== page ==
Georges St-Pierre's long-time coach Firas Zahabi has sensationally accused Conor McGregor of being "jealous" of rival Dustin Poirier, claiming the former UFC lightweight champion "suffers from narcissism."
Last week, McGregor, 33, suffered a second consecutive defeat for the first time in his career after breaking his leg at UFC 264 on Saturday night in Las Vegas.
However, "Notorious" refused to concede defeat, as the former two-weight champion continued to target Poirier's wife and family.
"I was boxing the bleedin’ head off him, kicking the bleedin’ leg off him," McGregor said in his post-fight interview.
“This is not over. If I have to take it outside, let's take it outside.”
The Irishman added: “Your wife is in my DMs. Hey baby, hit me back up on chat later on. We’ll be at the after party, the Wynn nightclub, baby. [Inaudible], you little h--. F--- him.”
McGregor last week also described Poirier as a "corpse. A dead body that's going to get his ass whooped and took out on a stretcher."
He added: "I'm throwing kill shots now. Every shot I have thrown in this camp is a kill shot. That's it. I'm going to kill this man."
That didn't go down well with Zahabi, who then went on a rant about McGregor and criticised the Irish MMA fighter for bringing the sport into disrepute.
He told the Tristar Gym YouTube channel: “I was really grossed out. I don’t know how you guys can be fans of this man.
"I respect him as a fighter. I respect his skills – I can’t deny that.
"But the way he behaved at the press conference was just horrible.”
Zahabi also attributed a portion of the blame to McGregor's inner circle as he believes he is surrounded by a bunch of yes-men and women who pander to everything he says.
“If Conor McGregor has one true friend in this world - maybe he’s just surrounded by people who just want his prestige and money and they just want what they can get from him,” Zahabi said.
“But if he has a single true friend in this world, that true friend is going to take him behind closed doors and tell him, ‘Look, the way you’re behaving – it’s stupid. You’re making yourself look bad. You’re embarrassing us, your family, your friends.’
"It’s just a humiliating way for a true martial artist, a warrior to behave.
“He’s going after kids now. Now, if that was anybody else, if that was a guy on a prelim card, we would all be like, ‘Kick this guy off the roster. Kick this guy out of the UFC. No, no, no.’
"But because it’s Conor McGregor, you can’t say that. It’s Conor McGregor – he’s the poster boy. He’s the one who sells all the tickets. No – there’s no pass for that.”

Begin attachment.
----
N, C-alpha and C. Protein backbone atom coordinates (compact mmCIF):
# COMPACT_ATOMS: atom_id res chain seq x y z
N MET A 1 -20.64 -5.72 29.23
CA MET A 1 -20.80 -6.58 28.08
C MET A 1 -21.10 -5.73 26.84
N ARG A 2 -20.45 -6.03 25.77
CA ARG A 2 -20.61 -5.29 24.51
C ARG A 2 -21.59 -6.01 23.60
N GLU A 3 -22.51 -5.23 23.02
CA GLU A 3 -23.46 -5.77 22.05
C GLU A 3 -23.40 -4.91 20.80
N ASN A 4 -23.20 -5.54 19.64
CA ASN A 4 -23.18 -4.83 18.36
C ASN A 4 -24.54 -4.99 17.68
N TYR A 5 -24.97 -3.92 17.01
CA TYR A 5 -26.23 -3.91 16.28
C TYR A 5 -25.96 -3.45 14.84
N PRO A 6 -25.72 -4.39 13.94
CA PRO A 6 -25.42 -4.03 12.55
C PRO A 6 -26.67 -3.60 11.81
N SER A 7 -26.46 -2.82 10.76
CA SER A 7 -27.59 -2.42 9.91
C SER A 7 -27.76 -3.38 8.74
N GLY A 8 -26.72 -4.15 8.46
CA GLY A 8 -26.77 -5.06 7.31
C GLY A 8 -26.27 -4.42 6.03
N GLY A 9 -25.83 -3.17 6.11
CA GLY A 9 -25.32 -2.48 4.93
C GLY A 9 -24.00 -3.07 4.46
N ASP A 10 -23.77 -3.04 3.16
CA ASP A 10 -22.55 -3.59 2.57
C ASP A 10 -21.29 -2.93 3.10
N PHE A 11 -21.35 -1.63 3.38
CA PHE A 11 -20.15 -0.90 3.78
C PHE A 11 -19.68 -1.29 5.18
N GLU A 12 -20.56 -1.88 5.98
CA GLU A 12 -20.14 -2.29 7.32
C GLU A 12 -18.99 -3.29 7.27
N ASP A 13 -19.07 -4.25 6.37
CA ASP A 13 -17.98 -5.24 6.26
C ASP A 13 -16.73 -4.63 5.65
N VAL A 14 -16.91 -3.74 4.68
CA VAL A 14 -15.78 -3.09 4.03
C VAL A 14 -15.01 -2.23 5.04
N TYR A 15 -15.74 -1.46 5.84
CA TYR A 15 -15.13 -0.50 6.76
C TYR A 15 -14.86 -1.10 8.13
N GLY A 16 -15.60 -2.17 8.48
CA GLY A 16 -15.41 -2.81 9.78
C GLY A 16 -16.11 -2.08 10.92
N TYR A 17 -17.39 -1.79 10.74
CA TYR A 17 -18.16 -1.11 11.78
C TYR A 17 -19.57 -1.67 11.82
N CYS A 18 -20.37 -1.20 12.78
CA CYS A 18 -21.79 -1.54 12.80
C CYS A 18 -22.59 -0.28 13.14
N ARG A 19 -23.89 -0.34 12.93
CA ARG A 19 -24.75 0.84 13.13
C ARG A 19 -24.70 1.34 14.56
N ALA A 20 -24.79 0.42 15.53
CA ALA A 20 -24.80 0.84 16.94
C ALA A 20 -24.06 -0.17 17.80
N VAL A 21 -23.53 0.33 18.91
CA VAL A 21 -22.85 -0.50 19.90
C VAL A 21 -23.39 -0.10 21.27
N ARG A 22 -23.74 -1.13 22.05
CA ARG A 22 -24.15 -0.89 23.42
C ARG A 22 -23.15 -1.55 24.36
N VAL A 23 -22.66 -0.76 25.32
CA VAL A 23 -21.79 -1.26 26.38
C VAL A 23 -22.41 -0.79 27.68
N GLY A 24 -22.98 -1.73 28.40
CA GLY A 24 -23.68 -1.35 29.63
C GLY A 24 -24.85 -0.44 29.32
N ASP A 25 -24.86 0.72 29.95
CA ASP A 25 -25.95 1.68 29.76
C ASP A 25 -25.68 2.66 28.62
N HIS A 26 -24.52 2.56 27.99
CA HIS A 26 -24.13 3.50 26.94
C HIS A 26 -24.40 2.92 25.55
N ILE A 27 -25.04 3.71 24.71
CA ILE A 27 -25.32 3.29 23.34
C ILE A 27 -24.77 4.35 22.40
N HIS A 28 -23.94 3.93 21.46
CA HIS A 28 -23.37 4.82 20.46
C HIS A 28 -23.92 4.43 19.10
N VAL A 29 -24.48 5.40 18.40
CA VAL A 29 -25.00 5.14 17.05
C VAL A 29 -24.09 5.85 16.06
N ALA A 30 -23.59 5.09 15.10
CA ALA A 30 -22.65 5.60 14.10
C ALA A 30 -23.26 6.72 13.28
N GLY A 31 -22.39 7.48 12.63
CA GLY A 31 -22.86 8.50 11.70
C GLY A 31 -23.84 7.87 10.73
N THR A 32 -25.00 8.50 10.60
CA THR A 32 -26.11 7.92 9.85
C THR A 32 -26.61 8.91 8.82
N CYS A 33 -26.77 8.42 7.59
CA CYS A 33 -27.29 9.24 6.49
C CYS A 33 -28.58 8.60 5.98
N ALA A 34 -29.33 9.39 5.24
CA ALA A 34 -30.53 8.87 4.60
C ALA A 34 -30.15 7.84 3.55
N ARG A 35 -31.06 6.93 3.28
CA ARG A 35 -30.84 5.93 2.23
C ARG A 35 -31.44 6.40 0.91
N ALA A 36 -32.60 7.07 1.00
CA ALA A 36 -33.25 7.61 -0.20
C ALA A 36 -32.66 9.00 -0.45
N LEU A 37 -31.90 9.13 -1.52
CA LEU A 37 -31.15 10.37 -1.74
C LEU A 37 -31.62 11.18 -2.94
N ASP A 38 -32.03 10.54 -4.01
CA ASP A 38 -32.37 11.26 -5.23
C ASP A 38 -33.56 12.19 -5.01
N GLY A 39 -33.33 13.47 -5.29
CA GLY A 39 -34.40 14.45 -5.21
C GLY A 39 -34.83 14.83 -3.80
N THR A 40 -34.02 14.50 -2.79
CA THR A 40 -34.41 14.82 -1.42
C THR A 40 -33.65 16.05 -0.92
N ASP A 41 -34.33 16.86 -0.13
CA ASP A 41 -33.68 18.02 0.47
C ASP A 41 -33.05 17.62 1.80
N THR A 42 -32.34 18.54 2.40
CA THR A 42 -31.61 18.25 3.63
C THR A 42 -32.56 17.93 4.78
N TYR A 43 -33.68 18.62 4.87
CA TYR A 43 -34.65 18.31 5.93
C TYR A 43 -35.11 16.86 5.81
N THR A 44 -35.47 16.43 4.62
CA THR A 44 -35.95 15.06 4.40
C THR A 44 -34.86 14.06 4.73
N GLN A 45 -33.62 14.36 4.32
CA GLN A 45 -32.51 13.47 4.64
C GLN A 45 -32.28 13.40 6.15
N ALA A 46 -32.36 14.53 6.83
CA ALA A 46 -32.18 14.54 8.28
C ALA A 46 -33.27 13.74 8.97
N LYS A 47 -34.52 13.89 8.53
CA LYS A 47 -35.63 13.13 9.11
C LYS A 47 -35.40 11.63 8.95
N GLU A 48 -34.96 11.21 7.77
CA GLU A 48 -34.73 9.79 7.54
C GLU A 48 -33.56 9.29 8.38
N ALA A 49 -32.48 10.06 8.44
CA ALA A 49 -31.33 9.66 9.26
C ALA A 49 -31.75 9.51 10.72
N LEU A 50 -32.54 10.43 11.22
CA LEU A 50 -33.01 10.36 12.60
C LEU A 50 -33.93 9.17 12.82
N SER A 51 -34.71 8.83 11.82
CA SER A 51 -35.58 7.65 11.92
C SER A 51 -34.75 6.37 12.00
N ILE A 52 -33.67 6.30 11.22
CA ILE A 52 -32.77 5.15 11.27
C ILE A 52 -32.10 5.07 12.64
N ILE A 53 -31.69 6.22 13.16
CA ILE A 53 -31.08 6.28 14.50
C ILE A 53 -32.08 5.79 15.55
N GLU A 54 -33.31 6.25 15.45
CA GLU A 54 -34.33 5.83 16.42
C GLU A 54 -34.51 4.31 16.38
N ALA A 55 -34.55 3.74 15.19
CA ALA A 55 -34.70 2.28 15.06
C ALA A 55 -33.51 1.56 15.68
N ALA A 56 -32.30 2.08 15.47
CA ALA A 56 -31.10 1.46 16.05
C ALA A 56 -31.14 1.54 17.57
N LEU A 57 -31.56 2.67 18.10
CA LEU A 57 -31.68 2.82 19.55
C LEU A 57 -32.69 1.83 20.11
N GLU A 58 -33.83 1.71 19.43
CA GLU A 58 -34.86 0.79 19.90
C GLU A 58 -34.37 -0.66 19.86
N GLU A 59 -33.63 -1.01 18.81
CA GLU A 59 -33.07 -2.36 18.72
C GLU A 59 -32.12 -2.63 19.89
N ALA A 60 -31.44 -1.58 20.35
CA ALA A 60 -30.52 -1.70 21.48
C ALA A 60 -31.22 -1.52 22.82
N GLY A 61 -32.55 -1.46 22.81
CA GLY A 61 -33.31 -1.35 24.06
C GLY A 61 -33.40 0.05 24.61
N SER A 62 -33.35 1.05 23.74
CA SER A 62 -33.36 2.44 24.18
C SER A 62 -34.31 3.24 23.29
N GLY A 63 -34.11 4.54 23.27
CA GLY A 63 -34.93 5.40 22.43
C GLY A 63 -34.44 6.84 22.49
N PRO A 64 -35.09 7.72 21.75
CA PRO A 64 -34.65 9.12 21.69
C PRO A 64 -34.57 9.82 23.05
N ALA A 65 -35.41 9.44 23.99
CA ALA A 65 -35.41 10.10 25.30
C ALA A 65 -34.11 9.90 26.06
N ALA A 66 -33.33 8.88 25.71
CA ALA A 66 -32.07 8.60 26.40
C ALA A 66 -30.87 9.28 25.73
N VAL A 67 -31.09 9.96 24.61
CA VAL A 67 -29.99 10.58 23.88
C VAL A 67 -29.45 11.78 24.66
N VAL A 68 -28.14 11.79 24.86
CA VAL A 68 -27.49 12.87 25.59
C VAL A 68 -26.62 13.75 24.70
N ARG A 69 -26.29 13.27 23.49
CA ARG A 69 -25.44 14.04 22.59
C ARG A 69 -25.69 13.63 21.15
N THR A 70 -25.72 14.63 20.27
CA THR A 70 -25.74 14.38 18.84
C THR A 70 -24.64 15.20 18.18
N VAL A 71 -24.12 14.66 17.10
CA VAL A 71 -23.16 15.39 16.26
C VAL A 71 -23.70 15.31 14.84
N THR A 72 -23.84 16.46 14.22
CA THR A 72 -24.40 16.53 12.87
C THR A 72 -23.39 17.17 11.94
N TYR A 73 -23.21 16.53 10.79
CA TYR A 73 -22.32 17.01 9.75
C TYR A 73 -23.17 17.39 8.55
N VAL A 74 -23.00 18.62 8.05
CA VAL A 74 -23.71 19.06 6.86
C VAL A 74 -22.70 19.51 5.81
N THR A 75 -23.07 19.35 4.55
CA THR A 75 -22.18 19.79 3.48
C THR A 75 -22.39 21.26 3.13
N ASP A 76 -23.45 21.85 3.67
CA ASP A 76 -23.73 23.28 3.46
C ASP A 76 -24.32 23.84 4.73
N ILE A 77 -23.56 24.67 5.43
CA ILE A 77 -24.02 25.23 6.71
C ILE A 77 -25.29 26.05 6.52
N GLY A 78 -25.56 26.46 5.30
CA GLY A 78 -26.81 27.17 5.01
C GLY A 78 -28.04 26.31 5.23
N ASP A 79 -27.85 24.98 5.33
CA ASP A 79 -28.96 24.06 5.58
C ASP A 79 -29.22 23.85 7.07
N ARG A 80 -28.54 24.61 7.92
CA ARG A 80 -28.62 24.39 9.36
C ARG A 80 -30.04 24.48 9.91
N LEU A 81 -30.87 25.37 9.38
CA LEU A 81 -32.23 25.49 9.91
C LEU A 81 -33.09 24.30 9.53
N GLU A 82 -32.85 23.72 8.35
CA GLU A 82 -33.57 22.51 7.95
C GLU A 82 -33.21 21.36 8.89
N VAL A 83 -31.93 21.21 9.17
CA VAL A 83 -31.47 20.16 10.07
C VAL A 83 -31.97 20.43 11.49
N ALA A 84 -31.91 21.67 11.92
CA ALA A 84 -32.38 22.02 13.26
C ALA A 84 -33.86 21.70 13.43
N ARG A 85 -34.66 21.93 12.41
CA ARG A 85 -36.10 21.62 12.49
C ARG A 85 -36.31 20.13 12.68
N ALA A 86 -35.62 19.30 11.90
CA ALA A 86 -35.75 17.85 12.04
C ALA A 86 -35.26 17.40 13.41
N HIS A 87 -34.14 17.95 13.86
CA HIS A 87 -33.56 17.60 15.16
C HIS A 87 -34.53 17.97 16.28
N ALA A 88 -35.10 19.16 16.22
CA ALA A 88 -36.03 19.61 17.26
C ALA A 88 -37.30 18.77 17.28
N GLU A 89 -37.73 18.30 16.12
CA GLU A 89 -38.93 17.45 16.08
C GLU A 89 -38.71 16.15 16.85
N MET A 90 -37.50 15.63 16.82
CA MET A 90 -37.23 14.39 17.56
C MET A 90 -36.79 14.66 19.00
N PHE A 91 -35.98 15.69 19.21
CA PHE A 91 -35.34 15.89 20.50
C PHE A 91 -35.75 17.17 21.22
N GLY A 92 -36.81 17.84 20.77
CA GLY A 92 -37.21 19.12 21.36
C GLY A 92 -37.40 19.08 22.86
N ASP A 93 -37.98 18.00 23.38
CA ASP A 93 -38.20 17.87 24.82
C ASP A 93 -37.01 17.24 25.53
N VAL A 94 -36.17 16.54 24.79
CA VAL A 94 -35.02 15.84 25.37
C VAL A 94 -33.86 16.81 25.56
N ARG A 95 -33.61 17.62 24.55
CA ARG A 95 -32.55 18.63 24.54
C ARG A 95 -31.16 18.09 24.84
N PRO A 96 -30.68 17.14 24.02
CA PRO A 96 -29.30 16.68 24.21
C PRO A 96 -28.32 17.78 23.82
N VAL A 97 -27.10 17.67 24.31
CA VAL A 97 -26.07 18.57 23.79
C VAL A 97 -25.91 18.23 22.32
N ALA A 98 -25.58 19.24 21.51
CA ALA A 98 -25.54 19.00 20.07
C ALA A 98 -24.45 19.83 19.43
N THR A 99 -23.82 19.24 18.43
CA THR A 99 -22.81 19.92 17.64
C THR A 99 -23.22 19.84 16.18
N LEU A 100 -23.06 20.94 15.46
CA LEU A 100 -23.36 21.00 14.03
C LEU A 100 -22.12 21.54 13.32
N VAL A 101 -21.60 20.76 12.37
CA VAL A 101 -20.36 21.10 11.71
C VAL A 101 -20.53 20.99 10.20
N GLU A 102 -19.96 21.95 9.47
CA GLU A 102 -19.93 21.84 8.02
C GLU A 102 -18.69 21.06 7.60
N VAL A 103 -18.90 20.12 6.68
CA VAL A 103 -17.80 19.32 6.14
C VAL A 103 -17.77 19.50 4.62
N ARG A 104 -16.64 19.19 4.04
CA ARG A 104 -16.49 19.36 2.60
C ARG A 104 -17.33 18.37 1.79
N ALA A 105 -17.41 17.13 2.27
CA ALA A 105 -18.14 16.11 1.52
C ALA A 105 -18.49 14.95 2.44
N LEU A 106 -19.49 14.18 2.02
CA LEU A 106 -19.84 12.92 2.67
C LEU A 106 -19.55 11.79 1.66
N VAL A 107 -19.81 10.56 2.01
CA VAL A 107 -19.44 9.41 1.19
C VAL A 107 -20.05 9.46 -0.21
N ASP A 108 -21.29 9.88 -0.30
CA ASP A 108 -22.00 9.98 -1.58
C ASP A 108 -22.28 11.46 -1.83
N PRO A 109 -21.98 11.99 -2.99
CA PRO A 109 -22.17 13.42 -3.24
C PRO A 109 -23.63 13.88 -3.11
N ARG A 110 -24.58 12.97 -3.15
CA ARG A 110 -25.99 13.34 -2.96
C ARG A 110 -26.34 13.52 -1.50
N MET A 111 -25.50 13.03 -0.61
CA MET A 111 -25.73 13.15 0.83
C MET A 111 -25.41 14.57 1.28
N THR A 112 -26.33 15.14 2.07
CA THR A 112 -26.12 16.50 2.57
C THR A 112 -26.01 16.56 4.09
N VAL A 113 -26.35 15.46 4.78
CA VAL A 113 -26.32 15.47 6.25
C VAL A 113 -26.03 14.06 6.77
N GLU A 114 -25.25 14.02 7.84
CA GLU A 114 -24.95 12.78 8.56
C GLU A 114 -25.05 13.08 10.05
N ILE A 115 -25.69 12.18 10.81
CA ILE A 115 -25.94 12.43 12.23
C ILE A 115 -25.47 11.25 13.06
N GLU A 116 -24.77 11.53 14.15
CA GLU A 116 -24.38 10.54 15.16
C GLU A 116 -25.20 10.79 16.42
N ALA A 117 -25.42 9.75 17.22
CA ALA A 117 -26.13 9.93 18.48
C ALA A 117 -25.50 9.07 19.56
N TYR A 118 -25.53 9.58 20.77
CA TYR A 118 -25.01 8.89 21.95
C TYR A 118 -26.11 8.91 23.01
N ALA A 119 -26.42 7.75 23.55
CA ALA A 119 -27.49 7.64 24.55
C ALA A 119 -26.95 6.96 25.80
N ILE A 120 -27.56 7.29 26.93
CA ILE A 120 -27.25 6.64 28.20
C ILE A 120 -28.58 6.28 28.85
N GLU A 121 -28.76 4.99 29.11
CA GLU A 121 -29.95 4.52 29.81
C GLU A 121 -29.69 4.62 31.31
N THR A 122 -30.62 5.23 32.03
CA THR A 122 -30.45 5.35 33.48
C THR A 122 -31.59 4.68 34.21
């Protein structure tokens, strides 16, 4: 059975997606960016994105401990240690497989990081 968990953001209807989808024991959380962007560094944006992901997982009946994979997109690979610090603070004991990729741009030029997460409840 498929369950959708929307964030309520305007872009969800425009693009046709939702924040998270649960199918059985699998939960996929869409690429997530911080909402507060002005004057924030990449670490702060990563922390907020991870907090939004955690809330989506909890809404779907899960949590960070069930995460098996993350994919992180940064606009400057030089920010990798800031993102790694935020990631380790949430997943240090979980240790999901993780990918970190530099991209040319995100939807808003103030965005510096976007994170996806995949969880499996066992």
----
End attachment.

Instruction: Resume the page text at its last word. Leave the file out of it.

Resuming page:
While Zahabi condemned McGregor's "disgusting" behaviour both before and after the fight, he had nothing but praise for "The Diamond", adding: “McGregor is so down. He’s so angry and jealous of Poirier.
""He will say and do anything to try and insult Poirier, try to take away this moment off Poirier.
"Listen, Poirier has beaten you. He’s a better fighter than you. He will be remembered as a better fighter than you...
“Whatever beef you have there, you can’t take it and start threatening to kill each other and then start threatening each other’s children, team members and whatnot. That’s just animal behaviour.
"Then to say what he said about Poirier’s wife – it’s disgusting.”
Zahabi, who has also previously coached the likes of Vitor Belfort and Robert Whittaker, also believes that the 33-year-old's ego has affected his performances inside the Octagon, which he feels has contributed to his recent poor run of form.
McGregor has now lost three of his last four fights in the UFC, having been stripped of his lightweight title due to inactivity.
He added: “I think McGregor suffers from narcissism, heavily, heavily narcissistic, and unfortunately for him, he can’t see that he’s at fault.
"That’s why he needs a true friend or family member to step in and kind of sober him up a little bit because honestly, all he did was embarrass himself. You’ll never see a fighter behave like this.
“He’s the only guy that even if he loses, he can’t take it. He can’t look in the mirror and say, ‘You know what? That wasn’t my fight. It didn’t go my way. I lost. Here’s what I have to do to improve. This is how I better myself.’
"No, no, no – in his mind, ‘It was a freak accident. There was no check. You were going to get a beating in the second round.’
"It’s just nonsense. Pure nonsense. Not only has his skills as a fighter dipped, but also his character.”News Now - Sport News